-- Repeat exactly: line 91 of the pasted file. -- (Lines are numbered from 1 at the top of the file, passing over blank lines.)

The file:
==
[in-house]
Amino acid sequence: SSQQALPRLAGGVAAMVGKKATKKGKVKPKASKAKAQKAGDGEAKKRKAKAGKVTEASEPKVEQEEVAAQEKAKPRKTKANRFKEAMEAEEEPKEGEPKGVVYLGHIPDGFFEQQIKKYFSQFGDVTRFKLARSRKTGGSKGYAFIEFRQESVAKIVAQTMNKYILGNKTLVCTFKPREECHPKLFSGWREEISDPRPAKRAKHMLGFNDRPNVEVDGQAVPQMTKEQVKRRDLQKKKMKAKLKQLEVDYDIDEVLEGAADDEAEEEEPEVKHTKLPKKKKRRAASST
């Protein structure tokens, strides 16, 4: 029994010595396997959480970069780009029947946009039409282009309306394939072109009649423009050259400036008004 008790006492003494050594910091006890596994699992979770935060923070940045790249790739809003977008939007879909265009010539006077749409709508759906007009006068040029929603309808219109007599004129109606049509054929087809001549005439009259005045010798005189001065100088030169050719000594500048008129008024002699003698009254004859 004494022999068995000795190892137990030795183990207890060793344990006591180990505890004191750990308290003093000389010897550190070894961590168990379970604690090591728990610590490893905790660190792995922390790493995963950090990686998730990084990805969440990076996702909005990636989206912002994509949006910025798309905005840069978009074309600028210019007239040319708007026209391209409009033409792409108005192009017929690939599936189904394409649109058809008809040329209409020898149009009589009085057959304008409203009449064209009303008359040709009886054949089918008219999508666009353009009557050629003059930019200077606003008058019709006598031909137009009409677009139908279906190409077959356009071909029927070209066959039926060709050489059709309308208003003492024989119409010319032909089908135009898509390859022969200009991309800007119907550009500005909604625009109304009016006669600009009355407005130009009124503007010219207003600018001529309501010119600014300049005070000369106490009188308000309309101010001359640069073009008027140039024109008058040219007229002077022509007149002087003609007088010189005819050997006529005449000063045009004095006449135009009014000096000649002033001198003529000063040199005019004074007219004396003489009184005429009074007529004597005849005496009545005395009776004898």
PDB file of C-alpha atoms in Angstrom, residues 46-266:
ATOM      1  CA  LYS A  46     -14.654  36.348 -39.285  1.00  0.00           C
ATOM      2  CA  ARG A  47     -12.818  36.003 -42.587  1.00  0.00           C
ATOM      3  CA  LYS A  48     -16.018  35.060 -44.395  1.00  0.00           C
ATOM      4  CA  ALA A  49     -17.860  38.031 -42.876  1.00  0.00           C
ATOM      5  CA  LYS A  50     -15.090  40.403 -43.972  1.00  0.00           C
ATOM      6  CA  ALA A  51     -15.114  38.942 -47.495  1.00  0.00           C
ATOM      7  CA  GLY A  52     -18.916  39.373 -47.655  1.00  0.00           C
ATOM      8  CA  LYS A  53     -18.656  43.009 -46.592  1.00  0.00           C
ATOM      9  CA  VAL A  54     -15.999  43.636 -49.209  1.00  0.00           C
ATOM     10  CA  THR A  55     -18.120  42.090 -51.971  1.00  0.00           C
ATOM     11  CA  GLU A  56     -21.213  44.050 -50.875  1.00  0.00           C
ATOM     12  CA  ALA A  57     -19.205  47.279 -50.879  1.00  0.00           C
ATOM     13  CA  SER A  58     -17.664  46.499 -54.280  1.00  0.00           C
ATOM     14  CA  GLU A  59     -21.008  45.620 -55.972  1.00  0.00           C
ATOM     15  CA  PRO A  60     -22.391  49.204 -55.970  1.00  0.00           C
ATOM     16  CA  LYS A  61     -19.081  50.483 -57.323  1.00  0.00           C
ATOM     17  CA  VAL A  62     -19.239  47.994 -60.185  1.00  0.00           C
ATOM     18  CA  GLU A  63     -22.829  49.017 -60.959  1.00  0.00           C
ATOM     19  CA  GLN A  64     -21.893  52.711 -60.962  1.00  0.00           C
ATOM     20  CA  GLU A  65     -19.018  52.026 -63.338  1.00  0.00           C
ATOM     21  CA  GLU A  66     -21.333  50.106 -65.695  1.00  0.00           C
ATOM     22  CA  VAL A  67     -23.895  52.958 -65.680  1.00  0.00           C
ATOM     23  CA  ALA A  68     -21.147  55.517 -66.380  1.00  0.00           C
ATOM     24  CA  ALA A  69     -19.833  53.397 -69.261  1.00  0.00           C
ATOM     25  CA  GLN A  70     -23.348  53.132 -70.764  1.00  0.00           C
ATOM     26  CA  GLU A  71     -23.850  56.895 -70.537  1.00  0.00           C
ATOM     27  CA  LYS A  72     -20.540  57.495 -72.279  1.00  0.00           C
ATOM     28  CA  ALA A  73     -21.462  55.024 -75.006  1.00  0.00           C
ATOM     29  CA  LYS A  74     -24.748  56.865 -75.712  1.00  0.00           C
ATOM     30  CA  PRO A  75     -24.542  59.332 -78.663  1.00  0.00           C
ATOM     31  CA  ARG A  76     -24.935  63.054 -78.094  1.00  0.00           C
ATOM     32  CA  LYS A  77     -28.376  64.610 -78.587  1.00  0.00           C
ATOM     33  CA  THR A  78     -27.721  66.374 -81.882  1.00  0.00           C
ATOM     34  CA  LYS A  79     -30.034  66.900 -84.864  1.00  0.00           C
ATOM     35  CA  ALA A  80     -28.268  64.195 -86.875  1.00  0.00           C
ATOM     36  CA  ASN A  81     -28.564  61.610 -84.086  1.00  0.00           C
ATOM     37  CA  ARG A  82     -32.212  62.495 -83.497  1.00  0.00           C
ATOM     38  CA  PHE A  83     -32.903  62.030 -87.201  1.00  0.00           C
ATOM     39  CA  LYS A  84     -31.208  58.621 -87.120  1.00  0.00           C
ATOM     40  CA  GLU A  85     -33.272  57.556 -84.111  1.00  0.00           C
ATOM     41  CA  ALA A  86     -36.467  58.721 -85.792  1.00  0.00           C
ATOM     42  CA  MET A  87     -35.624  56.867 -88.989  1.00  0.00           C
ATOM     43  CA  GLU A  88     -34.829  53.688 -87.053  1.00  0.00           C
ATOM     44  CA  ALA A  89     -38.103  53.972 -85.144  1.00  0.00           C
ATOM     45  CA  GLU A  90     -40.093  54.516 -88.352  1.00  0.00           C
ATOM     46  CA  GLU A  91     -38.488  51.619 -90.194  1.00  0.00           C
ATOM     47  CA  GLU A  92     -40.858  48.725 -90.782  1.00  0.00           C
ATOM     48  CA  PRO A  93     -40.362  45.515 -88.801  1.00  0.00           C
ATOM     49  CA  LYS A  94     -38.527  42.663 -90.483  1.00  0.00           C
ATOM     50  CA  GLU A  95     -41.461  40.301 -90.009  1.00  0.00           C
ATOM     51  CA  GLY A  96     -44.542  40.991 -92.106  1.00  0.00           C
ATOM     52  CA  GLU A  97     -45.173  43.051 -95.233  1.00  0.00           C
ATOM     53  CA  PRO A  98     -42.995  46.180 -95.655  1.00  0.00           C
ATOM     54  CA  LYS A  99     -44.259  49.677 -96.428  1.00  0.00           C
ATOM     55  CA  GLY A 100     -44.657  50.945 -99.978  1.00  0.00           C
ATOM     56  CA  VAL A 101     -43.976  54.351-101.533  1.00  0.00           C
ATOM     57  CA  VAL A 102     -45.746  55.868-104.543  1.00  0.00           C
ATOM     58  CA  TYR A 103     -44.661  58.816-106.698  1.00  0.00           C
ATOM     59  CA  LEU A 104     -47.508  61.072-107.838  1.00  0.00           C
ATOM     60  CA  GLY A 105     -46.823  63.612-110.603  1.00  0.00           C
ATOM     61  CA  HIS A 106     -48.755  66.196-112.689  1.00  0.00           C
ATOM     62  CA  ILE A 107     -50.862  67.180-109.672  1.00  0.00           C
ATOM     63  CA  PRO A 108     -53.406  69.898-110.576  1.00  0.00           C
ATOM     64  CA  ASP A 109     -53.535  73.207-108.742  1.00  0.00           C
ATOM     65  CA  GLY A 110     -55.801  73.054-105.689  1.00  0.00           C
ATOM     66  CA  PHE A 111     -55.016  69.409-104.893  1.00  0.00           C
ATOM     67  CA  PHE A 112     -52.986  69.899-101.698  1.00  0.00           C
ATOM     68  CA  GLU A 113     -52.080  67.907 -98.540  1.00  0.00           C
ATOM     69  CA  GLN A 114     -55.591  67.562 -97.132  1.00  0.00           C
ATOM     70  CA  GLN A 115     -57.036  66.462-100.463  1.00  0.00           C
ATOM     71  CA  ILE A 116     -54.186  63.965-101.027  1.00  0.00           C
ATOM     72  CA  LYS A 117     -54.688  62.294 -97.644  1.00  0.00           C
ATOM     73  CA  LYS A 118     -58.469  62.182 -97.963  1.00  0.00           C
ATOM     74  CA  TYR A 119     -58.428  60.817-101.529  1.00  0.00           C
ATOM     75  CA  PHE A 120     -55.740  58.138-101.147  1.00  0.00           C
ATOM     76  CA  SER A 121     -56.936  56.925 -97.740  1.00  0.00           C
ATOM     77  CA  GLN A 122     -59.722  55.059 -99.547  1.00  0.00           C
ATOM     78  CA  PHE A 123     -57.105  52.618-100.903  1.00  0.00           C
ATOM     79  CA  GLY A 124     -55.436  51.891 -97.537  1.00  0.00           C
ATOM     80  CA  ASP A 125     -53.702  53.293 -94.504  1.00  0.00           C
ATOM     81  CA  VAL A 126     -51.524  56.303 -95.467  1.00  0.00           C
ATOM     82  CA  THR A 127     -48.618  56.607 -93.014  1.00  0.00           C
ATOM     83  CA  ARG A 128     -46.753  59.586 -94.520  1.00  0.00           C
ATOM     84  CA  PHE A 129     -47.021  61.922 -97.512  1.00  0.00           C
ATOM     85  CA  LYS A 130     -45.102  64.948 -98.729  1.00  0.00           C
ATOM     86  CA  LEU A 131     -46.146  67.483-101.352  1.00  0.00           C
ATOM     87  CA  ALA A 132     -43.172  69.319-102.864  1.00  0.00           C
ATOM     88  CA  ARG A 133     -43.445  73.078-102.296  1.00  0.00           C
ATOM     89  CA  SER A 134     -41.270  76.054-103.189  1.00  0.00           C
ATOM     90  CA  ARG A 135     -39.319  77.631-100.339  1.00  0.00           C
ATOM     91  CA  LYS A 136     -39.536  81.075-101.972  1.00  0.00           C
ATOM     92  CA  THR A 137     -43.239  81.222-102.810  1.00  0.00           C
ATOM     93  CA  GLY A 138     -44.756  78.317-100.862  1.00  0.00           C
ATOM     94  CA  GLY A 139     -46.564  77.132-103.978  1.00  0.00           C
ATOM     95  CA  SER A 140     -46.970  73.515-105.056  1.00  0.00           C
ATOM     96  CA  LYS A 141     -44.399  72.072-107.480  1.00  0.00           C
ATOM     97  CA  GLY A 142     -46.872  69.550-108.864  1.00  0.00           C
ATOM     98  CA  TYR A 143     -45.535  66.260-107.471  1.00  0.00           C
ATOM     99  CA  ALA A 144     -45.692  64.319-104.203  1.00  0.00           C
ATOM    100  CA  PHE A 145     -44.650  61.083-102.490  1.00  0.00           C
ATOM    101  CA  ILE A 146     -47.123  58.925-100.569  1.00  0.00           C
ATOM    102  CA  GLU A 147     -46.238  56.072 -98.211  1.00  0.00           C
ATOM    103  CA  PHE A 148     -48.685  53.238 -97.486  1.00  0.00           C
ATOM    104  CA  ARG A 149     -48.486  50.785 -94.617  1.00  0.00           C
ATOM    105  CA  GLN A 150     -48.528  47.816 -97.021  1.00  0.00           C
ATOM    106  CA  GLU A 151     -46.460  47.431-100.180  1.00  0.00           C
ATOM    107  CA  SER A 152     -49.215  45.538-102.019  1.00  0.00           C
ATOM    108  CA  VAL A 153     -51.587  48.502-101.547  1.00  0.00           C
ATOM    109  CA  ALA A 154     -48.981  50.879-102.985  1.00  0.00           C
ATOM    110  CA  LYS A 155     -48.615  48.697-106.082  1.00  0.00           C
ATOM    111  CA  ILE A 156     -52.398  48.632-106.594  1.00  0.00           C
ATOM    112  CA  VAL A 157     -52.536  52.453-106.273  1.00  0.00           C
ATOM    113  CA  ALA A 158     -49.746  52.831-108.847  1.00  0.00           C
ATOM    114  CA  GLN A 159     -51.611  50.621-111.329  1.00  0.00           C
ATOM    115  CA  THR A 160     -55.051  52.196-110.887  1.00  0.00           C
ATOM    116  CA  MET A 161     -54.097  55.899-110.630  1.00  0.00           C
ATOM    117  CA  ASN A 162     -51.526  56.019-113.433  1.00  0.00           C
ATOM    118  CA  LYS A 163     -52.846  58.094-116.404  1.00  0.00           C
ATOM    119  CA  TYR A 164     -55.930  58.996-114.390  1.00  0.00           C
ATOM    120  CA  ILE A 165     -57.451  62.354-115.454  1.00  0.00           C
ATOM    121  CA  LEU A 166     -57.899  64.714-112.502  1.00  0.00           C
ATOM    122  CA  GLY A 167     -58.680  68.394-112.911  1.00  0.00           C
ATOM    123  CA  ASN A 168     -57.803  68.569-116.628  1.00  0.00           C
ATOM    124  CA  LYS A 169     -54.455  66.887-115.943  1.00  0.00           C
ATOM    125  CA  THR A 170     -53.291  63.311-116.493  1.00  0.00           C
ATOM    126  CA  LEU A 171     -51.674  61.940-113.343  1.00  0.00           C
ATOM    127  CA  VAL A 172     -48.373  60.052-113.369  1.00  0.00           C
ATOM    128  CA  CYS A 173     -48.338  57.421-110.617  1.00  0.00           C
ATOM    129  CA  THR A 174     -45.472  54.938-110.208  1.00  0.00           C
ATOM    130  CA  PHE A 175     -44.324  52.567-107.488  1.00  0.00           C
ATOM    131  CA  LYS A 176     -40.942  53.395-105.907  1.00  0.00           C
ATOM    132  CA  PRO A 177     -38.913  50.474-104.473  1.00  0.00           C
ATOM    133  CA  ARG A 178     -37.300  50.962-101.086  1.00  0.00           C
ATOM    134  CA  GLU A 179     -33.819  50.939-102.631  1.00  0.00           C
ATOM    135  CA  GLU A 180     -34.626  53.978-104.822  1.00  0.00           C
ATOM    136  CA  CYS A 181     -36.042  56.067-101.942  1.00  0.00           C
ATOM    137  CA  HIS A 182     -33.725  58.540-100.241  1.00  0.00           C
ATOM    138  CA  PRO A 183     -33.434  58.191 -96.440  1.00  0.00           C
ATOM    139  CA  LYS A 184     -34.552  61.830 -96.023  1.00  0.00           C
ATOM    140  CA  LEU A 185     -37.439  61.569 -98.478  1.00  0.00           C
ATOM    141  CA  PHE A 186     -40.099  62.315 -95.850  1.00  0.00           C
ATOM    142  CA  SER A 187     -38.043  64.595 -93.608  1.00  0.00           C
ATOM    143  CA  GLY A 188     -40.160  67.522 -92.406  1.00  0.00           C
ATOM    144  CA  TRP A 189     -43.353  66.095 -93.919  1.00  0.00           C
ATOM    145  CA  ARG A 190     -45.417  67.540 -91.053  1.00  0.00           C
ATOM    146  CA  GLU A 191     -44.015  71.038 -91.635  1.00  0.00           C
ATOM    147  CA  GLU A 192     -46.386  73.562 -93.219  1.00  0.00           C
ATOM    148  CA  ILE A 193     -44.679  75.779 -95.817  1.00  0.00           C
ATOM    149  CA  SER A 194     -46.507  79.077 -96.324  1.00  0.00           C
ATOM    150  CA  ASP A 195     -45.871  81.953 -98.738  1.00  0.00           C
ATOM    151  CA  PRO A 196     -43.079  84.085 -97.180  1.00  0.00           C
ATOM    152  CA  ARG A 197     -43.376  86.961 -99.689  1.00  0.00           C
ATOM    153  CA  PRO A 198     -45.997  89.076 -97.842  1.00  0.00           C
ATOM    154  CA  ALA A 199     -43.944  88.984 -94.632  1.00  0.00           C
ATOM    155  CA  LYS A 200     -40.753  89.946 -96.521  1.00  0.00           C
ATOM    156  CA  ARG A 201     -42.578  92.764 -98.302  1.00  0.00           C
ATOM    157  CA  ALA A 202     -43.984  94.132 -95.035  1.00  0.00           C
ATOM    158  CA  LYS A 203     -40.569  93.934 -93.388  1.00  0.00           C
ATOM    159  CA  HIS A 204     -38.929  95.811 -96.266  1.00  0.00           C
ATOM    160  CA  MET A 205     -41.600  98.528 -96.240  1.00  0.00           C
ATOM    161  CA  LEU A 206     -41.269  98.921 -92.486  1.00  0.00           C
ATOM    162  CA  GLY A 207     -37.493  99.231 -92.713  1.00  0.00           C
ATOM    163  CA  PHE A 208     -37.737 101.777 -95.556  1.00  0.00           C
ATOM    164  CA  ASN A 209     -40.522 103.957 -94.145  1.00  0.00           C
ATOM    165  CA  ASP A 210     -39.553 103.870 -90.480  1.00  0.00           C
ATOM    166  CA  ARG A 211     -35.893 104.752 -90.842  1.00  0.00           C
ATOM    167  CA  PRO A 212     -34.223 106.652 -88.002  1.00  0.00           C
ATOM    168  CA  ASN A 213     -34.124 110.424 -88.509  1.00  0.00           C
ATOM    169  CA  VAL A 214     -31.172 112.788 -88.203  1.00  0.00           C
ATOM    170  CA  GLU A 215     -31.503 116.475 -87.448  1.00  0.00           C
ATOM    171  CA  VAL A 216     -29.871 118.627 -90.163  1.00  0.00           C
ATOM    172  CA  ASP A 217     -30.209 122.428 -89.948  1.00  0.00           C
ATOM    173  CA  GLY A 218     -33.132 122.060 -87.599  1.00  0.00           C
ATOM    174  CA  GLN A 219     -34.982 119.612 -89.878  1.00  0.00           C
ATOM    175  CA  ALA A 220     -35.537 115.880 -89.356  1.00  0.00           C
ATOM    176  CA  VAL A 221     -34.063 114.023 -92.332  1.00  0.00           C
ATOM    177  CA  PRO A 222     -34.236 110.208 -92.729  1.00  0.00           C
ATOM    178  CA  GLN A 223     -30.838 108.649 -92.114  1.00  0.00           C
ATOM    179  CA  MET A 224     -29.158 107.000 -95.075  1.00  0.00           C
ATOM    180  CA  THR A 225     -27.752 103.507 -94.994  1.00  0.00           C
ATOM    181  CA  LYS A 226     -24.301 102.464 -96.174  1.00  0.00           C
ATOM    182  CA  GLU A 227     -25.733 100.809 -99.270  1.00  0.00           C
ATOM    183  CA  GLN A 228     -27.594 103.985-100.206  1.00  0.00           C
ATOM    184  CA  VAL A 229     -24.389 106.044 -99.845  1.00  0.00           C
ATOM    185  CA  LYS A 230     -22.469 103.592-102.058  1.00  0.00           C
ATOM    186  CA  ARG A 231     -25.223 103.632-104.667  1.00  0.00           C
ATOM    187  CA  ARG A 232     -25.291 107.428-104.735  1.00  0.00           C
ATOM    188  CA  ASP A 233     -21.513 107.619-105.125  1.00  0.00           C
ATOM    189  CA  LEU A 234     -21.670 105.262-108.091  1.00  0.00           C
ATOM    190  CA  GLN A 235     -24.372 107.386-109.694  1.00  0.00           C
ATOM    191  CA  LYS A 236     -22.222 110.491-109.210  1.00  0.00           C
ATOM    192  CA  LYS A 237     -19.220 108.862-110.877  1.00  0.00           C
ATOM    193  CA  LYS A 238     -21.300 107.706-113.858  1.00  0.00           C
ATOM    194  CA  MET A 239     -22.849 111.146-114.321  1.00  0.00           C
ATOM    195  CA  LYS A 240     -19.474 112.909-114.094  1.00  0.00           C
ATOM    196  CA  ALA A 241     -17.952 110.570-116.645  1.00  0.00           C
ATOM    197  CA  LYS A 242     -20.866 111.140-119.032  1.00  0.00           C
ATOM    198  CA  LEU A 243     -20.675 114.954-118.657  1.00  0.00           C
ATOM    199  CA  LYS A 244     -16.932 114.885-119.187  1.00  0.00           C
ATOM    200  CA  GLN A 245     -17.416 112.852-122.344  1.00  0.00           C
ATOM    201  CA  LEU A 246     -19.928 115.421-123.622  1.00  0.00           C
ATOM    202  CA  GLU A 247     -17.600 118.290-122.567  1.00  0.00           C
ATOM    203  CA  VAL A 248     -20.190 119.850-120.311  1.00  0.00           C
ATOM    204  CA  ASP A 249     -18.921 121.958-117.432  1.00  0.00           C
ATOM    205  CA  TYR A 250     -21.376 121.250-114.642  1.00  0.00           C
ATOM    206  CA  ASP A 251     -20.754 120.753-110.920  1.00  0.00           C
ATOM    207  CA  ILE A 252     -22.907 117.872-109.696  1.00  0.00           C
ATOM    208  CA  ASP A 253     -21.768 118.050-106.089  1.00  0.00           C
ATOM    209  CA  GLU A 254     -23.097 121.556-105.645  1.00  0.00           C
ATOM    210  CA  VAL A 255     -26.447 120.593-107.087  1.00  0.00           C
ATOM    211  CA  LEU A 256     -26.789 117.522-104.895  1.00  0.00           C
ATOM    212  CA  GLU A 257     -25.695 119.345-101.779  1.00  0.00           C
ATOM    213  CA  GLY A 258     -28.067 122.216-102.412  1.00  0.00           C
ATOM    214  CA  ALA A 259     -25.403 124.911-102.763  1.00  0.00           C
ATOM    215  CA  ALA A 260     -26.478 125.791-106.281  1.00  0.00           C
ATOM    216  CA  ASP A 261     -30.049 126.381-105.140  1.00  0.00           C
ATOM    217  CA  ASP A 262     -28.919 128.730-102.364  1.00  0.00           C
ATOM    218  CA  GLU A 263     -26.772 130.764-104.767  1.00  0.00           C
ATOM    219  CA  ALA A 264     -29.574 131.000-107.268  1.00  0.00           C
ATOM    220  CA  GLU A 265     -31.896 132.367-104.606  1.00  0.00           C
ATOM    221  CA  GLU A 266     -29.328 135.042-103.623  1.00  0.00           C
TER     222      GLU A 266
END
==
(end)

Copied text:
ATOM     87  CA  ALA A 132     -43.172  69.319-102.864  1.00  0.00           C